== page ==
It served me well as I methodically worked on speeding up my site. Here’s the list of 26 fixes the post recommends, and my comments on each:
1. Check Your Website’s CPU Usage
I never knew it was possible to do this, but indeed, I found this feature in my cPanel. (You can ask your host if you don’t know where to find these analytics.)
2. Ditch Shared Hosting
It’s hard to justify paying for expensive hosting on dedicated servers, so this suggestion isn’t helpful for most of us. However, it prompted me to look into alternatives. Through that research, I found a very affordable solution. (See Tip #8 for more on this.)
3. Eliminate High CPU Plugins
This was a tough one. I’m already quite a minimalist when it comes to plugins (and yet, I still have close to 30)! Every plugin I have serves a specific, important purpose, so it’s hard to do much in this area.
However, it was still helpful to install (yet another) plugin called Query Monitor, which helped me understand which plugins were hogging all the CPU. A lot of it was system-required plugins, but I also found that Wordfence was consistently on the list.
This prompted more research and led me to get rid of Wordfence in favour of ModSecurity—the security plugin that came included free through my host. There’s less load on WordPress with ModSecurity since it runs off my web host’s server instead of my WordPress installation.
4. Rethink Your Page Builder
This was a really tough one to get around because I LOVE Elementor and the level of control it gives me over my layout. But I was hellbent on speeding up my site, so I was willing to consider ditching Elementor if needed.
The two best alternatives were plain old Gutenberg or Oxygen. But Gutenberg still isn’t good enough to replace a page builder like Elementor. (It’s not truly WYSIWYG and doesn’t offer as many advanced features as Elementor.)
Oxygen would be amazing if I was an experienced web designer with strong coding skills—but that is not me. I simply don’t have the know-how to rebuild my site from scratch or deal with updates down the road.
In the end, I learned that Elementor is one of the better page builders out there. It’s not perfect, but it does a decent job at optimizing its scripts and not adding a ton of bloat to sites. For now, I’ll stick with it (even if a Gutenberg or Oxygen-built site would be way faster).
5. Clean Your Database
This is really easy to do if you have a caching plugin like WP Rocket. I schedule database cleanups to run regularly, and often manually initiate one after I’ve done a lot of editing in WordPress. Database cleanups definitely seem to help with backend site speed, so be sure to do them often!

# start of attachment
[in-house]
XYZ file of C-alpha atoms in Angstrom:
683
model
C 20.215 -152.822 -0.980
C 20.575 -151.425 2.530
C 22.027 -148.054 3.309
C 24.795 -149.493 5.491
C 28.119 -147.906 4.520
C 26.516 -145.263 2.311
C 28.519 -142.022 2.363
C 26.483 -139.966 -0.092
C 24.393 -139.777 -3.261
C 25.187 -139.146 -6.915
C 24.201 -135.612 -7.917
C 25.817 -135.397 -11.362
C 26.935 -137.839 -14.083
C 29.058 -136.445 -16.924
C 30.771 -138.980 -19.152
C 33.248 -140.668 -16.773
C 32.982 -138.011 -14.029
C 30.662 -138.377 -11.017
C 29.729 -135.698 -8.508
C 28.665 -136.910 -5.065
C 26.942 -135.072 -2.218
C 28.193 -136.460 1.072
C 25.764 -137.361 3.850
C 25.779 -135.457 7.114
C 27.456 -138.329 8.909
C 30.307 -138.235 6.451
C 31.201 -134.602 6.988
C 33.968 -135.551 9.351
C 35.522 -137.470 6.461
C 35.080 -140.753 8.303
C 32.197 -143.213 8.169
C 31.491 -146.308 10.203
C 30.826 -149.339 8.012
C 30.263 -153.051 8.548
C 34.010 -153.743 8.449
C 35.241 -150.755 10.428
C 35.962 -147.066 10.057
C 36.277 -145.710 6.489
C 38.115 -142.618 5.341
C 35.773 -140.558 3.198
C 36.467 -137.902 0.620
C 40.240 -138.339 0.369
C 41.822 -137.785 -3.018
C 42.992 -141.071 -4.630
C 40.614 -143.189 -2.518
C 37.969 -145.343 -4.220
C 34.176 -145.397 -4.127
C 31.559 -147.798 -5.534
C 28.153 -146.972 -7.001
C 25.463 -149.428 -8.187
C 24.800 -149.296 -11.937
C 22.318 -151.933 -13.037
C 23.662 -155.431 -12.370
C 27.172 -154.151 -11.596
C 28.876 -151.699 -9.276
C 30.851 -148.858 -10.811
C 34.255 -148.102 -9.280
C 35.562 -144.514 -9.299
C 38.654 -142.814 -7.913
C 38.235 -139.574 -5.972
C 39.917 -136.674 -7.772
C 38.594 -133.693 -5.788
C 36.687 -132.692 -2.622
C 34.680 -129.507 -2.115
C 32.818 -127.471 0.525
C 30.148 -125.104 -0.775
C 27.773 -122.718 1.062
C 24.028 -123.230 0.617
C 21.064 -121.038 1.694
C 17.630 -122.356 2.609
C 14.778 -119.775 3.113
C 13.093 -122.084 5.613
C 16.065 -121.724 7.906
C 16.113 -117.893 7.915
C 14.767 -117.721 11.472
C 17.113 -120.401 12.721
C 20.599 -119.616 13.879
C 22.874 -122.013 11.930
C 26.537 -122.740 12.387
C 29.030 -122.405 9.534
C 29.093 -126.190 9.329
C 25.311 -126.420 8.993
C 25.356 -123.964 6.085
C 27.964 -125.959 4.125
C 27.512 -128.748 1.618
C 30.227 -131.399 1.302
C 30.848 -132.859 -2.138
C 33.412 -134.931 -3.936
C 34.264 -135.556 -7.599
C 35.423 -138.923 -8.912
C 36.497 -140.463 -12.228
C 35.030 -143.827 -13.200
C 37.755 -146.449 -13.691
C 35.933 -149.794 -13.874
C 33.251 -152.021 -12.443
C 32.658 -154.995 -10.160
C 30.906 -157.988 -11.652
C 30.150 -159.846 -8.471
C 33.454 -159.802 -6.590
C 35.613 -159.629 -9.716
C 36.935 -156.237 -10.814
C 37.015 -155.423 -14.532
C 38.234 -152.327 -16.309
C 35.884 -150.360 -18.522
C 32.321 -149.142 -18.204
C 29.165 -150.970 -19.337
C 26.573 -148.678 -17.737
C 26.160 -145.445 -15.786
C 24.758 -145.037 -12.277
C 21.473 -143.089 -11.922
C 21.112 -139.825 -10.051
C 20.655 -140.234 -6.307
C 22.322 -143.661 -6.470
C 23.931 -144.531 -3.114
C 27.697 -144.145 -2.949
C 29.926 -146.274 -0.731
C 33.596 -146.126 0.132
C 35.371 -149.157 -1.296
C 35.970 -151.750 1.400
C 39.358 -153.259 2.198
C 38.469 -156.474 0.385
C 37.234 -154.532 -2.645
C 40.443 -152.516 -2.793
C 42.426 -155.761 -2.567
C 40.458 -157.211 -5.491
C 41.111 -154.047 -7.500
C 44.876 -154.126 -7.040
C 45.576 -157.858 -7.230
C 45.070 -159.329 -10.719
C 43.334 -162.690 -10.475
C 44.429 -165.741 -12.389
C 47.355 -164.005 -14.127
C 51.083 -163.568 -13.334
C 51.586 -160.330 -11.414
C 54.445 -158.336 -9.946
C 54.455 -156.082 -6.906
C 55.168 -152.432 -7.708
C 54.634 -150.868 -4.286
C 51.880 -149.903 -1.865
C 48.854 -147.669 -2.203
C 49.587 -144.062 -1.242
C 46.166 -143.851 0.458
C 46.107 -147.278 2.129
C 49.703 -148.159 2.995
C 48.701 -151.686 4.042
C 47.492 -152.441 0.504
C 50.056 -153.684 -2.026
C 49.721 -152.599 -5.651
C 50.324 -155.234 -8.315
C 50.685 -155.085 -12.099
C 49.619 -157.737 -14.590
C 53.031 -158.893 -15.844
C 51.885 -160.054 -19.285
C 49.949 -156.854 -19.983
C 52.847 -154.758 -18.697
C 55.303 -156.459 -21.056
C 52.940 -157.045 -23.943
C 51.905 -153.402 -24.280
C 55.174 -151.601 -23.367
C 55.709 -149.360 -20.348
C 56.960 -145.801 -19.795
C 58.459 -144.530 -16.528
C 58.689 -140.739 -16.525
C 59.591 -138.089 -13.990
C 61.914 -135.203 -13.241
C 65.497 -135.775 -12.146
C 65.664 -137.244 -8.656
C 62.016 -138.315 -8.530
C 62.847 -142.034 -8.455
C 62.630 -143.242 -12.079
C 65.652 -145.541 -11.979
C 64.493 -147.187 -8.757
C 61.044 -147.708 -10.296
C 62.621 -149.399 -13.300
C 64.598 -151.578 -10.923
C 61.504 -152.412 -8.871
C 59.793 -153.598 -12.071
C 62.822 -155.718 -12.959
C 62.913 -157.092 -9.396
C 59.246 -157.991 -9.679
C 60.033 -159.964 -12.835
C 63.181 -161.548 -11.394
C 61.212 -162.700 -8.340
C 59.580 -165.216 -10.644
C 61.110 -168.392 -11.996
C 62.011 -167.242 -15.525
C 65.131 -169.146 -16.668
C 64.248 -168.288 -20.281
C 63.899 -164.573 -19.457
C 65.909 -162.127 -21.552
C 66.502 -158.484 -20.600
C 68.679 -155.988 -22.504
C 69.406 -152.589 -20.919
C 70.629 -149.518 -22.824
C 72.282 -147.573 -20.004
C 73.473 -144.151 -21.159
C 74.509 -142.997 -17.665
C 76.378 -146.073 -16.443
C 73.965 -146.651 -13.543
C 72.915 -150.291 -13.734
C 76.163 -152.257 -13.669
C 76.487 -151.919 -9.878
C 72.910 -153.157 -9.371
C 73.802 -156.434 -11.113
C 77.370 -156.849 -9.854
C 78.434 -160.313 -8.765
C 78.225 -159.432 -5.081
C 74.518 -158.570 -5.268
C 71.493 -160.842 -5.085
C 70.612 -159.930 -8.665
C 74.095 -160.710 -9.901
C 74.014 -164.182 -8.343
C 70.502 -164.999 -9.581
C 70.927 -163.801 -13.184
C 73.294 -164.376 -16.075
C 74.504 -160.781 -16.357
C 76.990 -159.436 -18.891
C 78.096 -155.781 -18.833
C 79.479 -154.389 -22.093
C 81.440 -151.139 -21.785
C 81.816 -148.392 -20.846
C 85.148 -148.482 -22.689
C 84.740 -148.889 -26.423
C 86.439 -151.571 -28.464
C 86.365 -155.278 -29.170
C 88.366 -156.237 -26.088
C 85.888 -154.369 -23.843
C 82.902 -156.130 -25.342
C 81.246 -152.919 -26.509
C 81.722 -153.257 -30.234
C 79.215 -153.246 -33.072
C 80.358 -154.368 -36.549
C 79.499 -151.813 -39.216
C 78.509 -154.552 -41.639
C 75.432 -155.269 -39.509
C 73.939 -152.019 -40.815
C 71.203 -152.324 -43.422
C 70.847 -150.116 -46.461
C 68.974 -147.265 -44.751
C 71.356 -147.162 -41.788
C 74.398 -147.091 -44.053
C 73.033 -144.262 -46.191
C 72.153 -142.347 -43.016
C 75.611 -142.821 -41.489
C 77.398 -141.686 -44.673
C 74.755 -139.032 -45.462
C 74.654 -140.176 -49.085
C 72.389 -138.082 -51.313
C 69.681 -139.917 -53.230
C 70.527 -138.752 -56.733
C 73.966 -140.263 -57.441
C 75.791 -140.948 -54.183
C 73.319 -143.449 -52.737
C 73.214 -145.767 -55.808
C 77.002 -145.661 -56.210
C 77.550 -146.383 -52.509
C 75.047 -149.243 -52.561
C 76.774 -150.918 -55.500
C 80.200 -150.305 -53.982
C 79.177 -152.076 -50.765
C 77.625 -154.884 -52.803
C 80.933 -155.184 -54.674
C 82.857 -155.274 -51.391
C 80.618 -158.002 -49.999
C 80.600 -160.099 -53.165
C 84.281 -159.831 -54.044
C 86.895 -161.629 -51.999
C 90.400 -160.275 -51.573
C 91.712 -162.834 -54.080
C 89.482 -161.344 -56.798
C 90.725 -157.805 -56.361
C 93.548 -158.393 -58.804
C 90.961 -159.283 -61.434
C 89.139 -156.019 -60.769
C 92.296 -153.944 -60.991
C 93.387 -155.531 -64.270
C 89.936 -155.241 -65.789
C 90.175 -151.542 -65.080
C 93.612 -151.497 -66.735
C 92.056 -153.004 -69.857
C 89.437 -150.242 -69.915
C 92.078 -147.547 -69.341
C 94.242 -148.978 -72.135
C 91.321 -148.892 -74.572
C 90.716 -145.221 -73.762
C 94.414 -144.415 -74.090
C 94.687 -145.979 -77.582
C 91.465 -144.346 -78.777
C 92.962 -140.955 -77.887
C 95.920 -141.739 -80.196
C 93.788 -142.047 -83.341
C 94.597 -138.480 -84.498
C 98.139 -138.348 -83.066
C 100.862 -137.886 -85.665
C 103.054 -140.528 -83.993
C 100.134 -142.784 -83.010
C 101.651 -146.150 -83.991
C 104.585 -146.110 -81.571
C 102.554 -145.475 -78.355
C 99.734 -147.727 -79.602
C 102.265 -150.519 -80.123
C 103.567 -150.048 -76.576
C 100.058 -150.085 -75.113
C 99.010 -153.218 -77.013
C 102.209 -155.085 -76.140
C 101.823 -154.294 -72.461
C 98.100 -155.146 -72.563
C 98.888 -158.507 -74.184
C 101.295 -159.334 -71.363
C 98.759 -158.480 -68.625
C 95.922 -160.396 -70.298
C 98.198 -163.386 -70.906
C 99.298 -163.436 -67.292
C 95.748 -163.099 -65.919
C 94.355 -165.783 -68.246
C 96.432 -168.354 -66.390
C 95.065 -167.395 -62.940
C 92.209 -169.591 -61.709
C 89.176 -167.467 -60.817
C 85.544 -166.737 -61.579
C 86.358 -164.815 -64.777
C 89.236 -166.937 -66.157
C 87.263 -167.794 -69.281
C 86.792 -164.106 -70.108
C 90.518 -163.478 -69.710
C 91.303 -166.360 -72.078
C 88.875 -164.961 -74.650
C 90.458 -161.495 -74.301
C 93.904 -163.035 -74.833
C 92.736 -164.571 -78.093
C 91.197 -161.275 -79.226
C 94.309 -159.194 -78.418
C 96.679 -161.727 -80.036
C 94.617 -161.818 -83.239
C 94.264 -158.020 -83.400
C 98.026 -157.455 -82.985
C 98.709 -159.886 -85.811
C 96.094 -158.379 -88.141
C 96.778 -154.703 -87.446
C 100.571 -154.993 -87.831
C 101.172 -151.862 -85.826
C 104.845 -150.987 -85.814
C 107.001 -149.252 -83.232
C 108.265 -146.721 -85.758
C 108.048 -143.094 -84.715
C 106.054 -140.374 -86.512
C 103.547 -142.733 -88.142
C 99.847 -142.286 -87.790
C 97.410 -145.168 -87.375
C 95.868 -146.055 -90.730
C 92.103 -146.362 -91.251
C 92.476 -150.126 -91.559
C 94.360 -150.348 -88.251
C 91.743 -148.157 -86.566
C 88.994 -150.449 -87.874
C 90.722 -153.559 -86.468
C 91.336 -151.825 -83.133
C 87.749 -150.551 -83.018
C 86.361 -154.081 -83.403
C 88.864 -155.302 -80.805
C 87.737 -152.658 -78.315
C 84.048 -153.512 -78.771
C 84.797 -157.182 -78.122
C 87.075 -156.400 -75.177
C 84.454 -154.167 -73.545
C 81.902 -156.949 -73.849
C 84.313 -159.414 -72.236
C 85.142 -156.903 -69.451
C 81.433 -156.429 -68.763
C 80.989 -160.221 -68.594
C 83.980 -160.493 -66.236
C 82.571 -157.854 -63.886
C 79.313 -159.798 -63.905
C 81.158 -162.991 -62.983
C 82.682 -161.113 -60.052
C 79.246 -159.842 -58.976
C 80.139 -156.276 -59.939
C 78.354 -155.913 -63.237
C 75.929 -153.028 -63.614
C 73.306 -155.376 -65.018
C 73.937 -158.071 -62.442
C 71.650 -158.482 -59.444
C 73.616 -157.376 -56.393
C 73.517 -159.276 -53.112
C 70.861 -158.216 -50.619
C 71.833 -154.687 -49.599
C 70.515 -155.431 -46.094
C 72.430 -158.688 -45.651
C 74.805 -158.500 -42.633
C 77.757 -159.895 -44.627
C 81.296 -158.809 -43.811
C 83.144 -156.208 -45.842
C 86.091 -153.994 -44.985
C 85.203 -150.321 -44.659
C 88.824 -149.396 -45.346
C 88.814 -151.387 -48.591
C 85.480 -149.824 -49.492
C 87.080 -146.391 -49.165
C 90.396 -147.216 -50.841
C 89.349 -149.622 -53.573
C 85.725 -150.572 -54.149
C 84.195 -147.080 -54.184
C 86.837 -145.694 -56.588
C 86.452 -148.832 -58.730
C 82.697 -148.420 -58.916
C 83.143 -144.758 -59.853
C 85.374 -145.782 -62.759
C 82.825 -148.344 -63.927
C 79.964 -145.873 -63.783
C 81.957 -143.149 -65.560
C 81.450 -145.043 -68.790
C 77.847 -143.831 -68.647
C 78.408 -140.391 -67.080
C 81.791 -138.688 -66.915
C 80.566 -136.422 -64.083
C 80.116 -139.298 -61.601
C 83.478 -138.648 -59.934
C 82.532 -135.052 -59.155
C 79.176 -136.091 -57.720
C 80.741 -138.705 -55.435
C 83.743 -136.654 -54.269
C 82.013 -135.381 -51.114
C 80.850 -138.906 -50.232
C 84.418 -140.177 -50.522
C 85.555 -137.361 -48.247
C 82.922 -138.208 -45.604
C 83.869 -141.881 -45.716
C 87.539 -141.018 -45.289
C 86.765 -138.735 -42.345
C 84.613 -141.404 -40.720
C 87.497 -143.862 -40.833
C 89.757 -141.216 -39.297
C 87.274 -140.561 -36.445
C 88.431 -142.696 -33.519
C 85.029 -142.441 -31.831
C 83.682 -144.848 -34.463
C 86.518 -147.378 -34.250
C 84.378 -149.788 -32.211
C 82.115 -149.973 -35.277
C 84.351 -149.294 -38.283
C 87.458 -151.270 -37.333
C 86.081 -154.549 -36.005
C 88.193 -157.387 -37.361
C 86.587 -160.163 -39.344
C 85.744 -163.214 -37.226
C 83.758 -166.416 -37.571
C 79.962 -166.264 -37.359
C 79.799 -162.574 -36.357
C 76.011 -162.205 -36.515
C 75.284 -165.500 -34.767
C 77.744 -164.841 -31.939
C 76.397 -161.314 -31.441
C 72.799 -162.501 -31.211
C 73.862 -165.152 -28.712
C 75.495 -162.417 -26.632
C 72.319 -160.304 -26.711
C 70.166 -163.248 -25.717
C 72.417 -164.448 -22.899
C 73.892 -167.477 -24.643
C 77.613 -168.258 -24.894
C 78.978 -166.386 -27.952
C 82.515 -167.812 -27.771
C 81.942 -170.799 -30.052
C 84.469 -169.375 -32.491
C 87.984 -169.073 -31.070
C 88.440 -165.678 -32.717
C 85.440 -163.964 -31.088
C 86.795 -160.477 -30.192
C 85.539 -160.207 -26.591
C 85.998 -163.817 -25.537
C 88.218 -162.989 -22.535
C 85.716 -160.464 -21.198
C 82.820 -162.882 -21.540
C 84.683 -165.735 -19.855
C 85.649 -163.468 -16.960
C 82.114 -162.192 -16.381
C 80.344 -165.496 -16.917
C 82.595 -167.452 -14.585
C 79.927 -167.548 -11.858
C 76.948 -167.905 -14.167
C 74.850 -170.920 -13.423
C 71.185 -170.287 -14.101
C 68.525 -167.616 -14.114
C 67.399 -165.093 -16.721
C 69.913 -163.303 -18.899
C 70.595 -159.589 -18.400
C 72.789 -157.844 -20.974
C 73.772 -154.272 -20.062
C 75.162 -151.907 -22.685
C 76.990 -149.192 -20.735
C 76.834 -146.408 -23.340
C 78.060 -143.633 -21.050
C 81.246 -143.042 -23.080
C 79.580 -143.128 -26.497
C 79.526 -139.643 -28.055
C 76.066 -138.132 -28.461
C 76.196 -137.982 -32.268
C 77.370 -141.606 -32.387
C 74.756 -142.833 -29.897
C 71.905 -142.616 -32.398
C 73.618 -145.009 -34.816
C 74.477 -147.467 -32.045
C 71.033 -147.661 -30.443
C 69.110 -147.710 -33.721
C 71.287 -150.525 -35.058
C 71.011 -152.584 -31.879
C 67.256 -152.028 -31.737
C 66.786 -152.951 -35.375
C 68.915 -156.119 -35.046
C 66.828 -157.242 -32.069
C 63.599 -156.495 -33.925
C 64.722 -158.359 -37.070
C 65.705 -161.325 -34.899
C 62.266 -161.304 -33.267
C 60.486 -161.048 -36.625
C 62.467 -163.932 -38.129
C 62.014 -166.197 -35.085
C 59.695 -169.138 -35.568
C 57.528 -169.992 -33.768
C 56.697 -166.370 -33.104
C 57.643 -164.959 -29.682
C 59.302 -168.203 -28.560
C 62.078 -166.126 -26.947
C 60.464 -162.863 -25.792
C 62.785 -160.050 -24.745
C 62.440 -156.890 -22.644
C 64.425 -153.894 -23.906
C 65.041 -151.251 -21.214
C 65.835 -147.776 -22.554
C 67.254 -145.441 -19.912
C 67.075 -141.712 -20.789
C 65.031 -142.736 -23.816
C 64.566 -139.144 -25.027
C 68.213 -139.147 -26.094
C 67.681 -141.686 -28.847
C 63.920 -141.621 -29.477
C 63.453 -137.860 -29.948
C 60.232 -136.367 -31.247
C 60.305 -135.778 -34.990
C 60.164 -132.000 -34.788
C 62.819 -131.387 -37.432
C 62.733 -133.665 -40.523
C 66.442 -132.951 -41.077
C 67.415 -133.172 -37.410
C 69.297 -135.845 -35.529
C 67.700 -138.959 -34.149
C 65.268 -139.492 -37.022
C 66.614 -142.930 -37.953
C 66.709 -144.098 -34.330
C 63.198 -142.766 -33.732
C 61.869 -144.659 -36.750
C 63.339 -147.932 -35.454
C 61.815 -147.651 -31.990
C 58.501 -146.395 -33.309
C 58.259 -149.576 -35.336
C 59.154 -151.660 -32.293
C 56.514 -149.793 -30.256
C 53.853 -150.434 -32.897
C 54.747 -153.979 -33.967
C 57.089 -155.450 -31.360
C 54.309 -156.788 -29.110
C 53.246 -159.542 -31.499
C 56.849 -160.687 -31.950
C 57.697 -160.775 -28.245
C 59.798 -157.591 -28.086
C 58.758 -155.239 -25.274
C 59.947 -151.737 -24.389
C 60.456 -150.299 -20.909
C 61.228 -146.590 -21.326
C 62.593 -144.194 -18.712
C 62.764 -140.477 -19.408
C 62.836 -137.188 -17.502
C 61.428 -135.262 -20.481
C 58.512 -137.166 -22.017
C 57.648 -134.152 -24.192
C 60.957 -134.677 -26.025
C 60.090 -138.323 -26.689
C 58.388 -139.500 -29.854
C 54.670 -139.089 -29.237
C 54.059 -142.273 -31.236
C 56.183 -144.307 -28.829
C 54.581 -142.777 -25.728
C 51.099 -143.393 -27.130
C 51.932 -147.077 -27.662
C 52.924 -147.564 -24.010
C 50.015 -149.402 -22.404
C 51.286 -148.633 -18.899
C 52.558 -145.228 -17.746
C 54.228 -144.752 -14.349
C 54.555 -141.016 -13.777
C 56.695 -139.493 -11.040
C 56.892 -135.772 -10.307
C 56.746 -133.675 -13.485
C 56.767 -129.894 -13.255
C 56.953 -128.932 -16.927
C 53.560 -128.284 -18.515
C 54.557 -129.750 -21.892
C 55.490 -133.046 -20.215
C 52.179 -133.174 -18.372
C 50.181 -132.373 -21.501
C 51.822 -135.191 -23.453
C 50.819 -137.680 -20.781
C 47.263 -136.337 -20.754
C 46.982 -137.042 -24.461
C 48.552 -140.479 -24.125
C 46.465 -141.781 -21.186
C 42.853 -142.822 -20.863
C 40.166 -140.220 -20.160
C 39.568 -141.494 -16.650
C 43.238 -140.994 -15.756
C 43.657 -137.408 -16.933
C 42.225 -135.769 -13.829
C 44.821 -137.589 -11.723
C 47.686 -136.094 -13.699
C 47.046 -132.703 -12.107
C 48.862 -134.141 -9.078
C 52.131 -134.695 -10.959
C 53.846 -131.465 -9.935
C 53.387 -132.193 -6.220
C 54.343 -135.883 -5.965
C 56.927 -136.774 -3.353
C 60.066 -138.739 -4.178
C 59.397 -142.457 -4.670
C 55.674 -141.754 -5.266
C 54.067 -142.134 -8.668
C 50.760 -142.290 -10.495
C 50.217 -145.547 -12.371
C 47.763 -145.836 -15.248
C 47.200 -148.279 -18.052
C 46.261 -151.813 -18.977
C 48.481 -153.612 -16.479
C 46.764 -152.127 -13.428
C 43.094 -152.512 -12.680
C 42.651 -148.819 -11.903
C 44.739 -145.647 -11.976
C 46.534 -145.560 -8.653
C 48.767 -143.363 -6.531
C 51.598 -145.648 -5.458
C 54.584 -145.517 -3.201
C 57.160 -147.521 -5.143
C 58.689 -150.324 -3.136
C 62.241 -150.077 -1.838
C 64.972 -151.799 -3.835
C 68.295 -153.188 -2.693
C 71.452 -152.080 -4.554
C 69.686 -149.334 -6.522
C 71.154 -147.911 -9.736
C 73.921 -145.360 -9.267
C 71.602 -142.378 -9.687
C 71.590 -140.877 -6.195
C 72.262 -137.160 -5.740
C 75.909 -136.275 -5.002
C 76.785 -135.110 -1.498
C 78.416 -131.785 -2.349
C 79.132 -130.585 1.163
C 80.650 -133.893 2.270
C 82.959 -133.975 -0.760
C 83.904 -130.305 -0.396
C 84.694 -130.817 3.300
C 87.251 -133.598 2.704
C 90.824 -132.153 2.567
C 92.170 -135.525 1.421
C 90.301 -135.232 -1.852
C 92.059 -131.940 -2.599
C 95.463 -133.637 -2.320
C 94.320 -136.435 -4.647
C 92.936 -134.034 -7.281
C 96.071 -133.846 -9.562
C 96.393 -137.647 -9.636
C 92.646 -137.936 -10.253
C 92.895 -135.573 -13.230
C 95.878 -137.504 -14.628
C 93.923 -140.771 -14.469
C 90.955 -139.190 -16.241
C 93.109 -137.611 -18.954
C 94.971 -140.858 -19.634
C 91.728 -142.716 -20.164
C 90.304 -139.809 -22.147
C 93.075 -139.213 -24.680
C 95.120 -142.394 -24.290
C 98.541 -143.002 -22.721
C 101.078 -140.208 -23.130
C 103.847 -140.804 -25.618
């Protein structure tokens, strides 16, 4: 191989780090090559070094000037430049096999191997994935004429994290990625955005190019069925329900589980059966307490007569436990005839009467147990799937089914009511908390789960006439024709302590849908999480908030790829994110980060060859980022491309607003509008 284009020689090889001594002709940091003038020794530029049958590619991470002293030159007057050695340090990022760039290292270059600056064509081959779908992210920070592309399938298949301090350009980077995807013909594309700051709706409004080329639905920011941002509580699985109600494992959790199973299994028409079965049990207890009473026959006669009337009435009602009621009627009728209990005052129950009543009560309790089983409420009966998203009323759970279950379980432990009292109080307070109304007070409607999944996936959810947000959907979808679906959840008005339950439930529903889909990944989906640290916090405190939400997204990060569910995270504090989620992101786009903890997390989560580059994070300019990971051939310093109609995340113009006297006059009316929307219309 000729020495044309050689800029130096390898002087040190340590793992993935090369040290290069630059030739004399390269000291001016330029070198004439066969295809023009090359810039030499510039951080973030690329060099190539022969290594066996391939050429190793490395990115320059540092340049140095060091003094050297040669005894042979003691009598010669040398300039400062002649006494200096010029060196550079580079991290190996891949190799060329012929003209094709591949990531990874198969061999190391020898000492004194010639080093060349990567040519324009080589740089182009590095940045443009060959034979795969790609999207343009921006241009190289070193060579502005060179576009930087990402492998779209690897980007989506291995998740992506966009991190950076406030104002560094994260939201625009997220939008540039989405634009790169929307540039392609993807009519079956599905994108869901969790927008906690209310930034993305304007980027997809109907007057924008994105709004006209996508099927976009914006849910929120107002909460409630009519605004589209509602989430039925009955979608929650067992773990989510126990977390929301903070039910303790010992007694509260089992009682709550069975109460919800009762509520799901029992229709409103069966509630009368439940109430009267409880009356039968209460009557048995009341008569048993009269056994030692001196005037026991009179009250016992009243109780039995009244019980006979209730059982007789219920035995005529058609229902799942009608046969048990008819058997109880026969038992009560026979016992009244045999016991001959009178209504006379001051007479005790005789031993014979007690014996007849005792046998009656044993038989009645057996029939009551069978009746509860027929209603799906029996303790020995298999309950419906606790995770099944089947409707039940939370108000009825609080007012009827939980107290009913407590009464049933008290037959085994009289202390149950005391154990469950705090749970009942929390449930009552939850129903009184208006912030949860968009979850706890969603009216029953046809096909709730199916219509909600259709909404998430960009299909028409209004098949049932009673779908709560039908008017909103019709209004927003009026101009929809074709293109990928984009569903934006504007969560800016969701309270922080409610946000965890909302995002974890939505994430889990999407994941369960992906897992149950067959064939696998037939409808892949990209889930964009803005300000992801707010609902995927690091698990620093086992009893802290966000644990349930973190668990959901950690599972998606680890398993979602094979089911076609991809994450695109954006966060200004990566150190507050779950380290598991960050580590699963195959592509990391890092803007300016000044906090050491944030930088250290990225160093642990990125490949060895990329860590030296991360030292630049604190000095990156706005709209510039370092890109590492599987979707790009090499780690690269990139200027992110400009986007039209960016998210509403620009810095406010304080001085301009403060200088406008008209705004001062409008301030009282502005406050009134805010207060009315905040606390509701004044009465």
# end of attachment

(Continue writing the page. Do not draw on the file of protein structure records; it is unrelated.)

6. Upgrade To PHP 7.4
I discussed this earlier in the post—jump back up to Tip #2 for more info.
7. Offload Resources To CDNs
I often curse my use of my CDN (Cloudflare) for complicating things for me in the backend (that’s a whole other post) but I still use them because the benefits outweigh the hassles. It does speed up my site and makes it more secure.
I use the free version of Cloudflare, which is good enough for me. It isn’t the easiest to use, and the tech support is non-existent. But it’s integrated into many WordPress plugins and hosting providers, so it’s the best choice for most bloggers.
8. Disable WordPress Heartbeat
I didn’t know WordPress had a heartbeat until I read this article! Luckily, Heartbeat control is built into my caching plugin (WP Rocket) so it was really easy for me to reduce its activity. Disabling it completely requires a whole other plugin, so I opted against that and just went with whatever WP Rocket could do.
9. Disable Usage Tracking From Plugins
I don’t usually allow plugins to track my usage, so this wasn’t an issue for me. However, if you do allow this type of tracking, you may want to reconsider. I don’t think it makes a huge difference, but it’s an easy thing to change, so why not?
10. Disable Unused Plugin Functionality
This tip is for plugins with multiple functions (e.g. Jetpack, Elementor). If there are any extra functions included with these plugins that you don’t use, turn them off! Again, it’s not going to make a huge difference, but every little option adds up, so it’s worth doing.
11. Disable SiteGround’s SG Site Scanner
I don’t use SiteGround, so this didn’t apply to me.
12. Disable Resource-Hungry WooCommerce Features
I don’t use WooCommerce either, so this also didn’t apply to me.
13. Check For Errors With Your Cache Plugin
Thankfully, I was already using the cache plugin that this article recommends: WP Rocket. However, I didn’t know that I could further optimize WP Rocket by changing some settings.
14. Reduce Bloat
I didn’t do this. I’m not sure why, but it just sounded kind of scary and overwhelming! I probably should read more about it and take care of it at some point. (After all, much of my CPU usage is due to the bloat that’s built into WordPress.)
15. Add A Firewall